Demand for land drainage systems at its highest in 20 years

Demand for land drainage systems at its highest in 20 years

Soil management is becoming an increasingly important issue for UK farmers. In fact, we believe the demand for land drainage is at its highest level since the end of the 1990s.

This heightened demand is being driven by two key factors:

  1. a surge in old clay piping systems reaching the end of their lifespan and;
  2. an increase in more extreme wet weather.

The demand for land drainage is evident not only in our sales figures but also industry statistics. Last year, the National Farmers Union (NFU) revealed that a massive 62% of UK farms had improved their land drainage in 2014.

Old systems no longer working

According to the Agriculture and Development Board around 6.4 million hectares of agricultural land in England and Wales have been drained with piped systems.

The installation of clay piping systems was popular over 30 years ago when government grants were available for land drainage. In the 1980s these grants were retracted leading to fewer farmers choosing to invest in them.

30 years on and unsurprisingly these systems are now causing problems. They have either become clogged with silt, which cannot be flushed out, or they have become sub­soiled through as they were often only laid 600mm deep. Consequently, many farms are still reliant on them, resulting in reduced yields and lowered crop performance.

An increase in extreme weather is driving demand

The magnitude of extreme rainfall has also increased two­folds over parts of the UK since the 1960s and this is set to get even worse2. You only need to look at our recent weather ­ this year’s winter was the second wettest on record!

Good land drainage systems are therefore becoming more and more vital for farmers.

Our managing director, Andrew Cotterill, commented on this trend: “We’ve been around for over 25 years and over the last 5 years in particular we’ve seen the demand for land drainage systems rise by around 40%. In addition to decaying piping systems and more extreme weather, we believe the rising price of land has been another contributing factor to the heightened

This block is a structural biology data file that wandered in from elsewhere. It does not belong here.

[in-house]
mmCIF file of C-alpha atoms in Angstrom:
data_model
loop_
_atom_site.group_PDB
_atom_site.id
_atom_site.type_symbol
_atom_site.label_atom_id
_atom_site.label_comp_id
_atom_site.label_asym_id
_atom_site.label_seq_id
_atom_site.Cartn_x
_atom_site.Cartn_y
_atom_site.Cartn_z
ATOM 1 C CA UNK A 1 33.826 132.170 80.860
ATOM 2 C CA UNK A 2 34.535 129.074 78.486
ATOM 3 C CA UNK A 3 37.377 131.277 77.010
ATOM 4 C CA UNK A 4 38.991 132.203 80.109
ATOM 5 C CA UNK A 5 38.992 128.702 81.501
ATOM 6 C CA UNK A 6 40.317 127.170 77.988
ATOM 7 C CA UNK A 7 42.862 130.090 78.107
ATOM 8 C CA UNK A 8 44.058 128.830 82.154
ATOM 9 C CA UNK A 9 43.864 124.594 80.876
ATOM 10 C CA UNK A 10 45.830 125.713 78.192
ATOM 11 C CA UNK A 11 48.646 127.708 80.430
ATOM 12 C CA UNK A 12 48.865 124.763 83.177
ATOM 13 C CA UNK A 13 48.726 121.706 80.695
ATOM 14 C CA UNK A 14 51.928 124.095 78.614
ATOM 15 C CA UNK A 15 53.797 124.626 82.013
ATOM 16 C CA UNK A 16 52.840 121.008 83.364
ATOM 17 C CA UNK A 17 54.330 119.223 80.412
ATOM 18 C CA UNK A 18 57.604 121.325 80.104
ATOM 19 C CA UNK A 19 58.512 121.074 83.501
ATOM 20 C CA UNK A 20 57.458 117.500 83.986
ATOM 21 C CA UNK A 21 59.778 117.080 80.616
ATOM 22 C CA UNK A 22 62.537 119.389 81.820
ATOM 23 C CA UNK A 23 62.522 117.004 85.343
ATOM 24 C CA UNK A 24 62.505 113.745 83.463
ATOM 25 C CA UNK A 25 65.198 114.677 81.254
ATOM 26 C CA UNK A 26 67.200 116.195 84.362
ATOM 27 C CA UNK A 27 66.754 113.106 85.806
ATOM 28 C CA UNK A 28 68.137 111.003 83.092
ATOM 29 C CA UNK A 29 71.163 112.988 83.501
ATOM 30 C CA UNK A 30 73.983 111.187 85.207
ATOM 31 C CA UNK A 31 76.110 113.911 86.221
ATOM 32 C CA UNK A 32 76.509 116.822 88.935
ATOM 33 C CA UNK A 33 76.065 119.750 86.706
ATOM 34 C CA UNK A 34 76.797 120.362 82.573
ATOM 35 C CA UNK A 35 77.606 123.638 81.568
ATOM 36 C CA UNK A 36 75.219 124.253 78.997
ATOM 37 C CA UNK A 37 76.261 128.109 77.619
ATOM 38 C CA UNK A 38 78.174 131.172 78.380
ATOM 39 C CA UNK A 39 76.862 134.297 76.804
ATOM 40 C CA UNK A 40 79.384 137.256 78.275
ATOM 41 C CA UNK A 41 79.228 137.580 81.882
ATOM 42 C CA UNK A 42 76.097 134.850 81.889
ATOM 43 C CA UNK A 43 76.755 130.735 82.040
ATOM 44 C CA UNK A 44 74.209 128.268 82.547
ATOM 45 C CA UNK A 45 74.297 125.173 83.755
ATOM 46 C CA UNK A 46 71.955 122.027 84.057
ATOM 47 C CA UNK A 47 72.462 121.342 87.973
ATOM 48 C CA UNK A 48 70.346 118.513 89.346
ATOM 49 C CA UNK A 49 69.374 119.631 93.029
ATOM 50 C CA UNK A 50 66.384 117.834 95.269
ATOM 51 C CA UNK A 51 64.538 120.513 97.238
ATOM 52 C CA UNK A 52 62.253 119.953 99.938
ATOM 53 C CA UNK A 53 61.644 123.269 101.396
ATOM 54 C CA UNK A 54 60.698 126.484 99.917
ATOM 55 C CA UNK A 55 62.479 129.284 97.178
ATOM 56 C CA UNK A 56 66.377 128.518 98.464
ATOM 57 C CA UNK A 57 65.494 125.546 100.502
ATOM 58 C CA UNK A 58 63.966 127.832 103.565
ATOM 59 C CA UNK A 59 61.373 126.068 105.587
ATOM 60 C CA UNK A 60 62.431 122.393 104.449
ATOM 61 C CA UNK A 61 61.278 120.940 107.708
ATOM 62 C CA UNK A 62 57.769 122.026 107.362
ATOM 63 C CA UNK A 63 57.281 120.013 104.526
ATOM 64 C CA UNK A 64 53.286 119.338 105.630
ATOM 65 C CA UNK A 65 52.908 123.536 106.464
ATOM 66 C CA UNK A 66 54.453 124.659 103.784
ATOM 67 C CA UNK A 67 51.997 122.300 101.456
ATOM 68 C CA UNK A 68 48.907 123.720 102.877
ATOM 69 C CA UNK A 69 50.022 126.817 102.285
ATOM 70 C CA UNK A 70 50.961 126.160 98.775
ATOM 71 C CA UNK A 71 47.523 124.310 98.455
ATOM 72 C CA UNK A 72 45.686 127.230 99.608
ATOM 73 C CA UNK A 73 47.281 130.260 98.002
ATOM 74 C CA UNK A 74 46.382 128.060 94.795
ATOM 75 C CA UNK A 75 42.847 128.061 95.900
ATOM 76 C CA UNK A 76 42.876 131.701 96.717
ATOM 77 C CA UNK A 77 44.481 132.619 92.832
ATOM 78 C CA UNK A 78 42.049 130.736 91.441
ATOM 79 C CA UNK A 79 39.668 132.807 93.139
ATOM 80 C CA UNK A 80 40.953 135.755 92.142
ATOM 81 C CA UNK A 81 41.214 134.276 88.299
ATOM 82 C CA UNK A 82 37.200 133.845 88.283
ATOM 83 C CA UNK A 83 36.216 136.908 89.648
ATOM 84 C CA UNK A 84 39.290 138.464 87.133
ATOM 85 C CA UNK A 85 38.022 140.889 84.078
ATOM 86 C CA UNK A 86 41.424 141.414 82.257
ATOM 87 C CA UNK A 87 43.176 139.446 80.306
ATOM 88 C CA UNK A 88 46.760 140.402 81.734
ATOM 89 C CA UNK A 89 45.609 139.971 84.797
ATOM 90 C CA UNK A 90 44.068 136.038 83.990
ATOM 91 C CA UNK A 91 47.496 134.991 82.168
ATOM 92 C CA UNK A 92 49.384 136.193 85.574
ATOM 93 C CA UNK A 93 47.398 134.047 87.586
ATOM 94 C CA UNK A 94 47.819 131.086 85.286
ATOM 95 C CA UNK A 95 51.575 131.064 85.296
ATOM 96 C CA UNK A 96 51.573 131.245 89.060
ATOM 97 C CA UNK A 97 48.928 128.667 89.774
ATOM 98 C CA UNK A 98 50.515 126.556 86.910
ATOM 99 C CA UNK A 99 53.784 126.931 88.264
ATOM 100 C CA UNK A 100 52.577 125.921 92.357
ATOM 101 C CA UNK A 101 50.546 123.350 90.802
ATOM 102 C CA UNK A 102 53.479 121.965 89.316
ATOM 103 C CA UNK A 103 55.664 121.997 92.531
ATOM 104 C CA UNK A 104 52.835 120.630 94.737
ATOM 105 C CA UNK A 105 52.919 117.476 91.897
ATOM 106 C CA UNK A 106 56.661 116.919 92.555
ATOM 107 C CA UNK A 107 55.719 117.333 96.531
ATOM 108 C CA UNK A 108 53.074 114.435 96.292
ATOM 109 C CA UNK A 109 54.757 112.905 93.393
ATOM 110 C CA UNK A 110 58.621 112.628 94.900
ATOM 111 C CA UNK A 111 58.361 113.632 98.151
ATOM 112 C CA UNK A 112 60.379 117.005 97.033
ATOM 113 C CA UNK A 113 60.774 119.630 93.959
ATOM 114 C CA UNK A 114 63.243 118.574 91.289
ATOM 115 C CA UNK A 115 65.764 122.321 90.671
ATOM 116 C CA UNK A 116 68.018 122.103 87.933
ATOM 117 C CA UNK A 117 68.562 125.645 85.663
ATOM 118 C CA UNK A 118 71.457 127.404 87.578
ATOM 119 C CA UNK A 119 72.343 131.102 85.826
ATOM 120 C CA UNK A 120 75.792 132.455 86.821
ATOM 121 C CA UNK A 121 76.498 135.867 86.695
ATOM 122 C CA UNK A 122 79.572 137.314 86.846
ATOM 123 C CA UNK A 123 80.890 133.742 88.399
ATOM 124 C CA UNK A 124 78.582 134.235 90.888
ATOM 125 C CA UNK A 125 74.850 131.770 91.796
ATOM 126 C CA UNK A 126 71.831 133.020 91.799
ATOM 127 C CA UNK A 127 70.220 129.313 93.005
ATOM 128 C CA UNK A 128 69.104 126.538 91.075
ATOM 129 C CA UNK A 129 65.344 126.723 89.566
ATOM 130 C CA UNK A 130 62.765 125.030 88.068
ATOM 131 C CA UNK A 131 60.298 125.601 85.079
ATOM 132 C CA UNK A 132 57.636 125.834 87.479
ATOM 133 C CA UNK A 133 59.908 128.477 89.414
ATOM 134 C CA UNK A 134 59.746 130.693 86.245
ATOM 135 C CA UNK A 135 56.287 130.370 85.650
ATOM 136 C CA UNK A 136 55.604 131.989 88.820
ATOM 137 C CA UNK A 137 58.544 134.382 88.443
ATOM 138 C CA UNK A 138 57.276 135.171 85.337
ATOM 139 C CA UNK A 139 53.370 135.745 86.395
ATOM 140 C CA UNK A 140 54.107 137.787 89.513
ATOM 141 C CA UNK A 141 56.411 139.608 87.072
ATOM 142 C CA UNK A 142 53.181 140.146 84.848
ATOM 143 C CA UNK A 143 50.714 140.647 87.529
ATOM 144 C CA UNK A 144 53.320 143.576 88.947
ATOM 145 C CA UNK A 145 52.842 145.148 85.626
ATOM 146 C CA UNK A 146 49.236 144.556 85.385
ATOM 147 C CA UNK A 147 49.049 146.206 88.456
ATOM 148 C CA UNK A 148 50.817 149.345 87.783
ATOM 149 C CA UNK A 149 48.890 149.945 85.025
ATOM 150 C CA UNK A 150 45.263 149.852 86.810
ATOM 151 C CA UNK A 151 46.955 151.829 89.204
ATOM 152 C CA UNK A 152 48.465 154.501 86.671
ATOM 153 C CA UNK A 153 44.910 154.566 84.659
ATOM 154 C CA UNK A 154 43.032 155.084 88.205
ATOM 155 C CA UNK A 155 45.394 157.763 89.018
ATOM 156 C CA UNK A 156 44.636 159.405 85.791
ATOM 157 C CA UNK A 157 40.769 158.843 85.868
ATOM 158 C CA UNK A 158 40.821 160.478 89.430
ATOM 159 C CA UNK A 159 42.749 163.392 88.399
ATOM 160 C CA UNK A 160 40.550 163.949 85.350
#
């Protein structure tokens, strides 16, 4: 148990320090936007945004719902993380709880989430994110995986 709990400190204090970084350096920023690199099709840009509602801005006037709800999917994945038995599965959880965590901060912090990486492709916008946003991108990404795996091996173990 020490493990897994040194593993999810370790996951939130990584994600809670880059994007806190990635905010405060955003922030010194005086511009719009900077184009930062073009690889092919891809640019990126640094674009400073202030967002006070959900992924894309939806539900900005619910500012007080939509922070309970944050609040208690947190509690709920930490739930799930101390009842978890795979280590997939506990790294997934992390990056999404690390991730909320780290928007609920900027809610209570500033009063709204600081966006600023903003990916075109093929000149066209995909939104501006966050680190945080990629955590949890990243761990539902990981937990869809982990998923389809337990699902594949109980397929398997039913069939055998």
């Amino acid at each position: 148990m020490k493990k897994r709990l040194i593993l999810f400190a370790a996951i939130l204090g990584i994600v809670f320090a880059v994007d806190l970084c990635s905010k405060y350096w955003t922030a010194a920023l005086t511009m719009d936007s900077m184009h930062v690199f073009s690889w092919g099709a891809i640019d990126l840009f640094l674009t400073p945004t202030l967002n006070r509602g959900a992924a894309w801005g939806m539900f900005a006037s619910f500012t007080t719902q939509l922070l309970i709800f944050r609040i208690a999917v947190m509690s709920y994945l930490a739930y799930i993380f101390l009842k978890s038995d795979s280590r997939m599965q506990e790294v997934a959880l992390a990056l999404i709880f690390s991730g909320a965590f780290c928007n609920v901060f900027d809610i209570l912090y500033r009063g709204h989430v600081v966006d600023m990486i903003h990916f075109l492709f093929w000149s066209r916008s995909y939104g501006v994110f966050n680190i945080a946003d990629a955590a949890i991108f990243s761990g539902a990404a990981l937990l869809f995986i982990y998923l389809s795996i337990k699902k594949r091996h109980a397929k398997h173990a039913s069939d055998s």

1­land­drainage­outdated­and­losing­you­money 2­kingdom/climate­change/

demand for land drainage. Now more than ever before farmers are under increased pressure to get the optimum yield and productivity from their land.”

“Having well drained soils is vital to producing more crops and we’ve seen our customers increase their crop yields by as much as 150% as a result of our land drainage systems. Modern land drainage systems have moved on considerably since the old clay piping systems of the 1970s. They are now designed to have a much longer life span. Installation technology has also advanced considerably, enabling you to have piping laid with greater precision and accuracy.”

Good land drainage makes the difference between a good and bad crop

A customer of ours, David Jones, farms 1,150ha as part of a family partnership at Hatton Bank Farm, in Stratford upon Avon. He commented: “Good land drainage makes the difference between a good and bad crop. A poor crop costs just as much to grow as a good crop. We’ve managed to improve and maintain good soil structure by ensuring our land is well drained.”

“Another reason why it is so important to maintain well drained land is for the control of black grass. It thrives in wetter, heavier soils and I know many farms are still struggling to recover from the wet harvest of 2012.”

Advice to farmers

Some of our top tips for farmers include:

  1. Check your old land drainage to ensure your pipes are surrounded by gravel when they were installed.
  2. Make sure you undertake regular mole draining above the drainage scheme level.
  3. Ditch and dyke maintenance should also be carried out as necessary and the drainageoutlets into these should be checked.

For more advice on land drainage or to discuss any our our land drainage products, contact our sales team on 0121 351 3230